July 18, 2018 by Margaret Parent
Most people in the insurance industry are bracing for the seismic shift that is anticipated over the next decade as automation, artificial intelligence and machine learning are predicted to make “simple risks” easy to manage. But many in the industry may not appreciate that a seismic shift has already taken place in the past decade.
In 2007, the largest cohort of employees in the insurance industry was baby boomers. By 2017, that had changed; the largest cohort was now millennials.
Michael Burt, director of industrial economic trends with the Conference Board of Canada, conducted the Insurance Institute’s latest demographic research study on the industry’s workforce. According to Burt, Canada’s general labour market has seen a similar shift in recent years, “but not as strong a shift as the research is showing for the P&C insurance industry in Canada.”
In 2007, the Insurance Institute’s first demographic research study showed that half of the industry’s workers were over 40. Forty-nine percent of the workforce were boomers, then aged 41 to 60. And with a median retirement age of 60, the research projected a 25% decrease in the workforce due to retirements expected between 2007 and 2017. The share of boomers in the industry and the early retirement age were out of step with the general labour market in Canada.
In 2012, the Institute’s second research study showed that employers had acted on recruitment recommendations and successfully increased the millennial cohort from 12% in 2007 to 27% in 2012. The proportion of boomers had dipped to 37% of the industry’s workforce, which was more in keeping with the general labour market in Canada. With the industry’s average retirement age still younger than the general labour market at 60, the findings projected a 28% decrease in the industry’s workforce over the next decade.
In 2017, initial findings from the Institute’s third study show that the proportion of boomers and the proportion of millennials have flipped from 37% and 27%, respectively, in 2012, to 27% and 39%, respectively, in 2017. The industry has a much higher concentration of millennials than average, making it much younger than the general labour market in Canada.
According to Stats Canada’s 2016 Census data, the general labour market is now split roughly in thirds between millennials, Gen Xers and boomers. “So, for the P&C insurance industry to have such a significant increase in the proportion of millennials and for the share to flip with the boomers is pretty dramatic, particularly over a five-year period,” Burt says.
“A couple of reasons may account for this,” he continues. “First, the industry has fewer boomers than the general labour market (27% in the industry versus 31% in the general labour market) due to early retirements. As well, the industry has fewer Gen Z members than in the general labour market (at just 1% for those aged 21 and under versus 6% in the general labour market), which may not be surprising given the industry’s median age at entry is closer to 30.”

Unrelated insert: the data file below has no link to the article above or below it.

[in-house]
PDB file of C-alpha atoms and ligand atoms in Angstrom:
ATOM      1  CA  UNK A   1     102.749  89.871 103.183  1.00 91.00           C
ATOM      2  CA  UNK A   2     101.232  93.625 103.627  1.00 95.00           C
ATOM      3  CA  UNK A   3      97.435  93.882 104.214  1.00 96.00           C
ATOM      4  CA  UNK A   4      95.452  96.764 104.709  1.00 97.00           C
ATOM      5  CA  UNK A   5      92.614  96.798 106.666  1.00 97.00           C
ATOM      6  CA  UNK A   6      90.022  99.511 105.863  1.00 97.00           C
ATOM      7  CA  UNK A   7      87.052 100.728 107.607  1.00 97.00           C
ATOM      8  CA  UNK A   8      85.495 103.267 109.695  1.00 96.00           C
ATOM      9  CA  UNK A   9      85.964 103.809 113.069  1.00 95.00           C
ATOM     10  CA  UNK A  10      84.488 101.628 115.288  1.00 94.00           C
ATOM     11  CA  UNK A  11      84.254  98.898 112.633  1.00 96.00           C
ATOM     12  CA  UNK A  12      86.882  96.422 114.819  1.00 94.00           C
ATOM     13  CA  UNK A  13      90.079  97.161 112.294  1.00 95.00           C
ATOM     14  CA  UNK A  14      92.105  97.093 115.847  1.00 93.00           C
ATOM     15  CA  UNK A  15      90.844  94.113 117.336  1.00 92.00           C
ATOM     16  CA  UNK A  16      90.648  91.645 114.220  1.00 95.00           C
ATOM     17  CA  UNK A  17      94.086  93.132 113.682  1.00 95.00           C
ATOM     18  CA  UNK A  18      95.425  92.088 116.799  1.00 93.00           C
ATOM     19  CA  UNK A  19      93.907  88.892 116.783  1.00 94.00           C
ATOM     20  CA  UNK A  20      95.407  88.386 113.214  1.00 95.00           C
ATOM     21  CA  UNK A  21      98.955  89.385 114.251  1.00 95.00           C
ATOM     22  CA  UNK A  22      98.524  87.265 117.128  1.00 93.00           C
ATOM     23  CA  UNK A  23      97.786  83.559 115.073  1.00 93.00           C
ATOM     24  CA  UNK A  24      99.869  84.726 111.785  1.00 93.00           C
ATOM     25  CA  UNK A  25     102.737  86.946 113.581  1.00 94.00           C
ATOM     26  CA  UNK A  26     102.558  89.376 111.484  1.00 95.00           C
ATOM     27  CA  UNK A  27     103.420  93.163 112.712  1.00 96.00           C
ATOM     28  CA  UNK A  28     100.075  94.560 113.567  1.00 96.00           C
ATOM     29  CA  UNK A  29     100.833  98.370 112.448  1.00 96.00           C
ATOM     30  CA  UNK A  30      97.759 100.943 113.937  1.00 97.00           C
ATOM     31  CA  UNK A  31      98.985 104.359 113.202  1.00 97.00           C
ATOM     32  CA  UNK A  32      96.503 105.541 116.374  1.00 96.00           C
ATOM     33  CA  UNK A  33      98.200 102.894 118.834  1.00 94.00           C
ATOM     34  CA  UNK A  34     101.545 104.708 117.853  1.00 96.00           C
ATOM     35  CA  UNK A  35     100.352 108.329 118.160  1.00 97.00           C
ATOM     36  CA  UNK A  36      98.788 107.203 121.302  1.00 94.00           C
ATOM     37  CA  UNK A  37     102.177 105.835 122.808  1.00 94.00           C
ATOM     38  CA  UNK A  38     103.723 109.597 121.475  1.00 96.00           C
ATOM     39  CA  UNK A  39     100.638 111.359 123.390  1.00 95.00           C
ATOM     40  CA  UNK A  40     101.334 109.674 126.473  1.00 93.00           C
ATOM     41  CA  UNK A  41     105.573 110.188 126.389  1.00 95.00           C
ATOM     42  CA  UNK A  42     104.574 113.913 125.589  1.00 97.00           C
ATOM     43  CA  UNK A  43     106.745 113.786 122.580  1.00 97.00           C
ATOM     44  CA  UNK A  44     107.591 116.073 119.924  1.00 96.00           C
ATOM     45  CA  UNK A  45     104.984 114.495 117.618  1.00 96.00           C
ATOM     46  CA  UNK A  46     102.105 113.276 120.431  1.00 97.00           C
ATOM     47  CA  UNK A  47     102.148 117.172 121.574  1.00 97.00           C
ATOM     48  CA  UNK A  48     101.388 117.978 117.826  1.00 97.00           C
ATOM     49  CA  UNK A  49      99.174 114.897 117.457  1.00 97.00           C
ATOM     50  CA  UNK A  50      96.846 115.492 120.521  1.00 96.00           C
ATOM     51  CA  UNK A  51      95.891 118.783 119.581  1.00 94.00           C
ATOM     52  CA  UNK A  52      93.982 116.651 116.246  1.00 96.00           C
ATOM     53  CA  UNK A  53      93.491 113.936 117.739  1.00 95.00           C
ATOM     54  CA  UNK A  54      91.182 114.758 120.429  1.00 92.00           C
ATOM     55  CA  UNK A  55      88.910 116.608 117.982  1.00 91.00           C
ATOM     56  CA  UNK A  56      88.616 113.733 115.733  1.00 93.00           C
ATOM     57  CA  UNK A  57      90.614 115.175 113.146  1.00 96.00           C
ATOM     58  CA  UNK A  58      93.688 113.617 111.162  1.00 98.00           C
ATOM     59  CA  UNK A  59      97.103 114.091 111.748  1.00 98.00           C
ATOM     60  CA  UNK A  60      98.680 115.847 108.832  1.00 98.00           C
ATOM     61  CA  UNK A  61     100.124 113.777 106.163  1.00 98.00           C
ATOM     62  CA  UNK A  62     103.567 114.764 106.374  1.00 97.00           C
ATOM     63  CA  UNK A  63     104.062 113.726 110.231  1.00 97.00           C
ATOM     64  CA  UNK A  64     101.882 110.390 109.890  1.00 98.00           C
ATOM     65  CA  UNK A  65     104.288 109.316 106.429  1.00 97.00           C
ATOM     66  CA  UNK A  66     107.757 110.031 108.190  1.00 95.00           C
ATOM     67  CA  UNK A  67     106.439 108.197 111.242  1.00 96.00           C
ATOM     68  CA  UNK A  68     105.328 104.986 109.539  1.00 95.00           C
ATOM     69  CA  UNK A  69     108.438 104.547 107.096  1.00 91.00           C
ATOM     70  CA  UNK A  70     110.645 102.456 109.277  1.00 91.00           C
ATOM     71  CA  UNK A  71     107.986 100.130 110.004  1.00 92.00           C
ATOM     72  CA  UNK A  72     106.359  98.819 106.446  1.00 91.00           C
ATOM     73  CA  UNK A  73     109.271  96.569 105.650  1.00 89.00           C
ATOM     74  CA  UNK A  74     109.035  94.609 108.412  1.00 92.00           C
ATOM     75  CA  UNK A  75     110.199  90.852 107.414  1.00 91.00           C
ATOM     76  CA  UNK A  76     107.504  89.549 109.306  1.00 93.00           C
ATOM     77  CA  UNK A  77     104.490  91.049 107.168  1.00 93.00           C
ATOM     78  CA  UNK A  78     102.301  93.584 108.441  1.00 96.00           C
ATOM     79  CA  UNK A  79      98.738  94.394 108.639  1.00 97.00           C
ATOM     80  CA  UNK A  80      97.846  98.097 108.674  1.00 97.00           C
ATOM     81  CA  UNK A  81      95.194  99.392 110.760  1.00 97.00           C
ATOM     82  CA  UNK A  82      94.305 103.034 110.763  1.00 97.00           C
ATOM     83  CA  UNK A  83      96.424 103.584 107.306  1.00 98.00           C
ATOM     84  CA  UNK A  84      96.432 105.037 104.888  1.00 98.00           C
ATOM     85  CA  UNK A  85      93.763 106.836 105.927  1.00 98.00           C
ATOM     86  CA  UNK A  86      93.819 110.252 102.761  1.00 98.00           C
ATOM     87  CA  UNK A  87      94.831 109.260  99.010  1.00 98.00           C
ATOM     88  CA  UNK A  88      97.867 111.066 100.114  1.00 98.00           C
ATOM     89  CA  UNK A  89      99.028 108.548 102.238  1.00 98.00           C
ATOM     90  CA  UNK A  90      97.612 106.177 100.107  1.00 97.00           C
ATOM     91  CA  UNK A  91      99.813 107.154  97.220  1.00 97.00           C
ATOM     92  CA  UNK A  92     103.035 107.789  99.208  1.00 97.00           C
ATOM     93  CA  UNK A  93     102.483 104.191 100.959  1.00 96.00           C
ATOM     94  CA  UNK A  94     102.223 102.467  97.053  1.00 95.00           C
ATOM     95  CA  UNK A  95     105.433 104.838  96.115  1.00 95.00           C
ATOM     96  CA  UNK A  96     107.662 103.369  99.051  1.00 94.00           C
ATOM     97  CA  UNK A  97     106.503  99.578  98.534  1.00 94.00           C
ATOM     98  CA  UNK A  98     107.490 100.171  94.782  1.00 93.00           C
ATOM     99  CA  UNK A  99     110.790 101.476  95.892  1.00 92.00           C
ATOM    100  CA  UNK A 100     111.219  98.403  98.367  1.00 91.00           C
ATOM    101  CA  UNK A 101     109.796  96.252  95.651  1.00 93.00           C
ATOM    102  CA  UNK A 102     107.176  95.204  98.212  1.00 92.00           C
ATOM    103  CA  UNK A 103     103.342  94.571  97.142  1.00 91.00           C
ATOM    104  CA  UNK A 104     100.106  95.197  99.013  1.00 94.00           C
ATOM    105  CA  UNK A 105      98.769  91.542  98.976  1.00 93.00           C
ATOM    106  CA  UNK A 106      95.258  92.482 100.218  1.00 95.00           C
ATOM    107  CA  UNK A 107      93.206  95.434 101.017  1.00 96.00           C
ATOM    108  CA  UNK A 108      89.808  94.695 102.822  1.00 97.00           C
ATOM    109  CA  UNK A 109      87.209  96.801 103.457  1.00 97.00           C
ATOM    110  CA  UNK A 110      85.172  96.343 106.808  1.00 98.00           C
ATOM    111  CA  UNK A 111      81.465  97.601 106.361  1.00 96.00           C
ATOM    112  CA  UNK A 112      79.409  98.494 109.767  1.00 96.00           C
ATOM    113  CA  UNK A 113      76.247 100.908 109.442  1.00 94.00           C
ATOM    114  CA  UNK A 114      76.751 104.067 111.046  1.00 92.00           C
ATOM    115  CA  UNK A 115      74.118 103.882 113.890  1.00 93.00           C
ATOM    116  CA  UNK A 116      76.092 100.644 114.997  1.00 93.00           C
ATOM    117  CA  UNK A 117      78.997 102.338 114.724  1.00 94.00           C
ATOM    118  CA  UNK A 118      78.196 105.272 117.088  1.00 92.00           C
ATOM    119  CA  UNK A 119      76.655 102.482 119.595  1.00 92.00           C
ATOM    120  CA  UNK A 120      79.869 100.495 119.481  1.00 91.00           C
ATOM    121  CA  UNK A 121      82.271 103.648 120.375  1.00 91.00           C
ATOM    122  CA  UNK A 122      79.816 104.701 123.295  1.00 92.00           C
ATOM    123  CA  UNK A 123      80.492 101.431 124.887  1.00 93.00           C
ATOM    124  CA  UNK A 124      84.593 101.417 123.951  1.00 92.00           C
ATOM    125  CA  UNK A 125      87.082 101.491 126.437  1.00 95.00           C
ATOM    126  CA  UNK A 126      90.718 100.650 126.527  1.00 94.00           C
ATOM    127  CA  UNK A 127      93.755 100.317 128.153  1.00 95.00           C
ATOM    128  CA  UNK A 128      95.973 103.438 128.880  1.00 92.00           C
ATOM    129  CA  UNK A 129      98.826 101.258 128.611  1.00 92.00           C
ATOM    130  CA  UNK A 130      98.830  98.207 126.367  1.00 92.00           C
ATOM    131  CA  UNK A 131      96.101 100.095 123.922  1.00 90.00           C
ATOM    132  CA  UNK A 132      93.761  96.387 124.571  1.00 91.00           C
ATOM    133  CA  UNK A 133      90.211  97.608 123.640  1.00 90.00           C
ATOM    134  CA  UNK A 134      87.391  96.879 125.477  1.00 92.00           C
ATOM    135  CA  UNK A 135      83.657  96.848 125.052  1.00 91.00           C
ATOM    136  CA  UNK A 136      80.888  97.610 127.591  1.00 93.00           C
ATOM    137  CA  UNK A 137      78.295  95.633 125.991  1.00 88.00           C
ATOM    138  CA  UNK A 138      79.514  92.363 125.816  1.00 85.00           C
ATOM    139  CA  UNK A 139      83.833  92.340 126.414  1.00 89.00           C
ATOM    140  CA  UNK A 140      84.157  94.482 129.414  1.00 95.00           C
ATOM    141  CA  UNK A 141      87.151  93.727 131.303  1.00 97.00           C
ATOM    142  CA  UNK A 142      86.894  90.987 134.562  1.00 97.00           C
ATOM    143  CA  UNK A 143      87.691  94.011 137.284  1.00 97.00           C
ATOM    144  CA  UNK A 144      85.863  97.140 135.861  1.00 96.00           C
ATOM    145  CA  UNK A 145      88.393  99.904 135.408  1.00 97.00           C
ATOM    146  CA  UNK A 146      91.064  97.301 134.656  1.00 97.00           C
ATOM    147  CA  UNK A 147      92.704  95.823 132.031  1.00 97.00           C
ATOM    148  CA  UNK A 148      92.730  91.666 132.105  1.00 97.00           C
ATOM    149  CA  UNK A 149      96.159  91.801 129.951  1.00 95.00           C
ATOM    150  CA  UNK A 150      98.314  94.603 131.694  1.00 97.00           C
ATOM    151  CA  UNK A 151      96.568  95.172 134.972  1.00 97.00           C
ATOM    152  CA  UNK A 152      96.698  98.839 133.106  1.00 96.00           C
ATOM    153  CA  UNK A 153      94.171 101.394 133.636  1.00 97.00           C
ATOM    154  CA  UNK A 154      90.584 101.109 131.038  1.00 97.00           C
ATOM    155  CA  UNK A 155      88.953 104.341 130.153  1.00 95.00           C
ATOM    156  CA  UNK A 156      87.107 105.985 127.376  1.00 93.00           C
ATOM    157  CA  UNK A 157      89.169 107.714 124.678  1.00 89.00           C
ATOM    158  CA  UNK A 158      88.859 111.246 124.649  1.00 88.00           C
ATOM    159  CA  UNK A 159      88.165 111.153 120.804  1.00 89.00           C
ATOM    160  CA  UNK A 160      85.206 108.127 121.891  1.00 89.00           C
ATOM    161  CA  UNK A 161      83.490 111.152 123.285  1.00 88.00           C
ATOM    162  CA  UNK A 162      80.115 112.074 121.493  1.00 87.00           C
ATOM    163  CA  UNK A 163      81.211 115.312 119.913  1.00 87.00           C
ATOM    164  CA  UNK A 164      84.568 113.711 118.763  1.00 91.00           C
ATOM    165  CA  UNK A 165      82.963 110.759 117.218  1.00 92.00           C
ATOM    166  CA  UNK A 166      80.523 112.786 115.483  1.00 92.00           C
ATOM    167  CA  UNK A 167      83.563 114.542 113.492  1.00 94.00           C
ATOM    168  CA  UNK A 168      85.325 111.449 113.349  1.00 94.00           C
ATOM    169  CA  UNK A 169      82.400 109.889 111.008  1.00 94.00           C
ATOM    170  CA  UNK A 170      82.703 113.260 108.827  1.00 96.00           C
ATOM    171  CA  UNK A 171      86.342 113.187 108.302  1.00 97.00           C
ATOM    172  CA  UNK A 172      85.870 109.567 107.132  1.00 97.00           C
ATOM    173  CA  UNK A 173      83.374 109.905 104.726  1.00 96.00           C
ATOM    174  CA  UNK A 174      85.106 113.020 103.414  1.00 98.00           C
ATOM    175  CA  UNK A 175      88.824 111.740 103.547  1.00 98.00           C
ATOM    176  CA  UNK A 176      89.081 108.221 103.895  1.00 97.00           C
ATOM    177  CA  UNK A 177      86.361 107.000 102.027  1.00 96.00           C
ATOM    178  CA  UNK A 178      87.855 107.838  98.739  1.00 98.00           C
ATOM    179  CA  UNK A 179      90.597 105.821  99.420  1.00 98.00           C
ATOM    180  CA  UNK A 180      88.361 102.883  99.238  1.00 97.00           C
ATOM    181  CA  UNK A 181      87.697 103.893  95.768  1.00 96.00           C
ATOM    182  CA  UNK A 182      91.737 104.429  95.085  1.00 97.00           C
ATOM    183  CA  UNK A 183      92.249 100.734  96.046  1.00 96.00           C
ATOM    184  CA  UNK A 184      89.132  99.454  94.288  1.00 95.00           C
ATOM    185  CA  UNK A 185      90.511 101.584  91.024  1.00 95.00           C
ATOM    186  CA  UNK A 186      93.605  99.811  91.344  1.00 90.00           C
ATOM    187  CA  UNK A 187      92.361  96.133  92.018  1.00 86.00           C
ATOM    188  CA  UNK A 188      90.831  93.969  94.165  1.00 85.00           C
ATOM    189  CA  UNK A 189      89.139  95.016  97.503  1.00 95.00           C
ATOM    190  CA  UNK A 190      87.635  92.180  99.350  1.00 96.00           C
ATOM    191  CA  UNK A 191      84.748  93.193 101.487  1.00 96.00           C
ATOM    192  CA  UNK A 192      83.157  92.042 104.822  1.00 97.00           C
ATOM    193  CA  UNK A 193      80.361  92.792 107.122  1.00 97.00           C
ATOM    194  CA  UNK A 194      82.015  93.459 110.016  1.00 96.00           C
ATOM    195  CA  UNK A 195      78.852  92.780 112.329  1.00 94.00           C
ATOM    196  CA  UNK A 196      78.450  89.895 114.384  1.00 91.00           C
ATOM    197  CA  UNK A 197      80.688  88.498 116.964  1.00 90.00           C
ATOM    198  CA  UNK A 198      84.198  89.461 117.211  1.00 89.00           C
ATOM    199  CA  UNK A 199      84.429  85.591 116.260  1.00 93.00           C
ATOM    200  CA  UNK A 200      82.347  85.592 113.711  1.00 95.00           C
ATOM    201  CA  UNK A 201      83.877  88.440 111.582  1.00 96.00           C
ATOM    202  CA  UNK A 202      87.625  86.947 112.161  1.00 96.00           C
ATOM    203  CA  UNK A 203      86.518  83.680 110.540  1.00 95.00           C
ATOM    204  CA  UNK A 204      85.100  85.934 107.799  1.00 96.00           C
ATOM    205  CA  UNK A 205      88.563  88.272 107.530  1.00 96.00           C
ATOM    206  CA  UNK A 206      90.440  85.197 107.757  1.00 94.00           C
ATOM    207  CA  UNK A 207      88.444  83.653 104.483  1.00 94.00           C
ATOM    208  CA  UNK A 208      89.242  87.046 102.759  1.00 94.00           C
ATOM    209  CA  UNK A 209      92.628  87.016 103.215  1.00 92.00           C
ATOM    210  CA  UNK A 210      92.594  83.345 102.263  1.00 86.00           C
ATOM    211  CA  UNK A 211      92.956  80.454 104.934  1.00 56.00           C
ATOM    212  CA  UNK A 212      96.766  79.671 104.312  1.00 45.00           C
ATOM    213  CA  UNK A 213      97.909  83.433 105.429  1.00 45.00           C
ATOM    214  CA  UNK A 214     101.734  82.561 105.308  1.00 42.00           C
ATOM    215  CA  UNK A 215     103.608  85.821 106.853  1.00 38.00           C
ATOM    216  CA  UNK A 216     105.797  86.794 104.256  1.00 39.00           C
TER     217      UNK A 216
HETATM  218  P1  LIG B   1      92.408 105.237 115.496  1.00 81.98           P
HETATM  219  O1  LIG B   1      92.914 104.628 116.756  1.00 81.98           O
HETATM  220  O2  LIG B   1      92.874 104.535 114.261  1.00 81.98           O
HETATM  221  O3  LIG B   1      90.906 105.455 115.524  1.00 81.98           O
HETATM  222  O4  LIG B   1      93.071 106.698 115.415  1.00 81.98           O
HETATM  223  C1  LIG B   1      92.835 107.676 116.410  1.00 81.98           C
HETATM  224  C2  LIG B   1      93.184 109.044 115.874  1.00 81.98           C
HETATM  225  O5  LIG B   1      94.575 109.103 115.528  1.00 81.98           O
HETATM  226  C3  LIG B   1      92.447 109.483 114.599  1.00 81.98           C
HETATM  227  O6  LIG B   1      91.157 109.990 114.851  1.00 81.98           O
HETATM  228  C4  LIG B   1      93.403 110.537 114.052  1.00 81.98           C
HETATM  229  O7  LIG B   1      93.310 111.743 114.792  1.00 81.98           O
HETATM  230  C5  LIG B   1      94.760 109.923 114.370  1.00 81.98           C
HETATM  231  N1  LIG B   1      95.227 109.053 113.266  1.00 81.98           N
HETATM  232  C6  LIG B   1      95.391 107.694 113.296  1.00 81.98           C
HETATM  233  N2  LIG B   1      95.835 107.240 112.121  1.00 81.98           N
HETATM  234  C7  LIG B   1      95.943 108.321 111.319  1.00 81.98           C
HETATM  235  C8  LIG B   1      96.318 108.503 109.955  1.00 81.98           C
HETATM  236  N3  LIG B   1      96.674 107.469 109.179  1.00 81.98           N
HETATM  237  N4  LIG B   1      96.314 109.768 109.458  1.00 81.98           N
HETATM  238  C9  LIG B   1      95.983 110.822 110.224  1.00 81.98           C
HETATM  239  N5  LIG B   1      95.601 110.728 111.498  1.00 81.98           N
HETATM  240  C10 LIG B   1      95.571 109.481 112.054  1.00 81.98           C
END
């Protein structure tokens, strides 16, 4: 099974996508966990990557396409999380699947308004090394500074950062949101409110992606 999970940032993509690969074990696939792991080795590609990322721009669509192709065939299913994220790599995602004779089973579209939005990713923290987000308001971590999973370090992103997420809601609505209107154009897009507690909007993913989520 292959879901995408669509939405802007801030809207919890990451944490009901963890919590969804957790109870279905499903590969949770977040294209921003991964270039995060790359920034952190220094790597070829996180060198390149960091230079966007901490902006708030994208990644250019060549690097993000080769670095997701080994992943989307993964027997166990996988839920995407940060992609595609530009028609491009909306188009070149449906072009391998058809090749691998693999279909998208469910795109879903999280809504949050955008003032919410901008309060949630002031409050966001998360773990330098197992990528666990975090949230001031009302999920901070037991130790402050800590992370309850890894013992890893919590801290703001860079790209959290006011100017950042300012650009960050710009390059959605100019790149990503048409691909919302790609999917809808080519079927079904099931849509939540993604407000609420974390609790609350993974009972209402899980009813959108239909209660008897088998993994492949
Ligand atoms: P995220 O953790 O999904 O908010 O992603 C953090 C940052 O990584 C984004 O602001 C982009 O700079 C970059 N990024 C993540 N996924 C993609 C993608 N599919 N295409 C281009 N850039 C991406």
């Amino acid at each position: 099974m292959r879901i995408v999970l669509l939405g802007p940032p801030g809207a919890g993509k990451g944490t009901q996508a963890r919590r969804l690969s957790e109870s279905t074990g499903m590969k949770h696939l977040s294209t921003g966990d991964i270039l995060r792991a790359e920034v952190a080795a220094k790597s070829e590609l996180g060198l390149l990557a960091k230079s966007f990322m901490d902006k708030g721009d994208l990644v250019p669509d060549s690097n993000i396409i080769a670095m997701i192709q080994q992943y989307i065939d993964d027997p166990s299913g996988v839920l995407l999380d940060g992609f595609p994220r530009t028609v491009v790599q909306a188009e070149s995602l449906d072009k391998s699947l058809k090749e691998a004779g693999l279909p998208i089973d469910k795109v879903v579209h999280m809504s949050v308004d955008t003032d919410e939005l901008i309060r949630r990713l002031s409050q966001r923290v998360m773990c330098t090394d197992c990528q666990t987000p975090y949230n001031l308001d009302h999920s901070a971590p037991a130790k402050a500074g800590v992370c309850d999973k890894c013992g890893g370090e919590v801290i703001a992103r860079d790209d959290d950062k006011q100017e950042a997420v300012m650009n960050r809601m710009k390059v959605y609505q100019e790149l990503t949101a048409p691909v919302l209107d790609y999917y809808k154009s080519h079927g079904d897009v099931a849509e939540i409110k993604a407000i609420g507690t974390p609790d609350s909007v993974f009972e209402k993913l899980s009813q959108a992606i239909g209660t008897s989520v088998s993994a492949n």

Contributing factors to the influx of millennials over the past decade are increased awareness about the great careers insurance offers and more opportunities for education as a pathway into the industry.
1. First, there has been a significant increase in post-secondary programs offering a direct pipeline into the industry.
The number of full-time college programs offering a business of insurance program—with potential credits earned toward the Institute’s Chartered Insurance Professional (CIP) designation—has increased substantially since 2007, when there were just four. Now, there are 12 programs, with more than 400 candidates who have chosen to study insurance and are seeking to work in the industry.
Employers are recognizing the valuable pipeline provided by these programs, with some or most credits going toward graduates’ CIP designations. For the new entrants to the industry, it’s the 95% to 100% job placement rate at program’s end that is attracting millennials, university graduates and career changers to study and work in insurance.
2. Second, there has been a significant increase in the promotion of insurance careers.
The Insurance Institute’s Career Connections program has seen a substantial increase in awareness of and engagement in insurance careers over the last decade. In the early days, many potential candidates would have indicated they were not at all interested in exploring a career in insurance. Now, potential candidates are curious about how their analytical skills could be used for cat modelling rather than capital markets in banking.
Some highlights of how the industry can continue to attract young talent:
One of the additions to the 2017 demographic research study was a series of employee engagement questions. We are confident that the strong employee engagement we uncovered will resonate with potential new recruits to the industry:
Burt notes that, “In a Conference Board of Canada study on employee engagement, it is estimated that just 27% of Canadian employees across all industries are highly engaged in their work. For the industry to have such high engagement scores is very impressive.”
It is a great news story that the face of the industry’s workforce is more youthful and more engaged today than it was 10 years ago. This is just one of many findings to come from the Insurance Institute of Canada’s decade of demographic research. The 2017/2018 reports are due to be published in September 2018. More information is available at: www.insuranceinstitute.ca/research.
By Margaret Parent, Director, Professionals’ Division, The Insurance Institute of Canada
Copyright © 2018 Transcontinental Media G.P. This article first appeared in the May edition of Canadian Insurance Top Broker magazine
This story was originally published by Canadian Insurance Top Broker.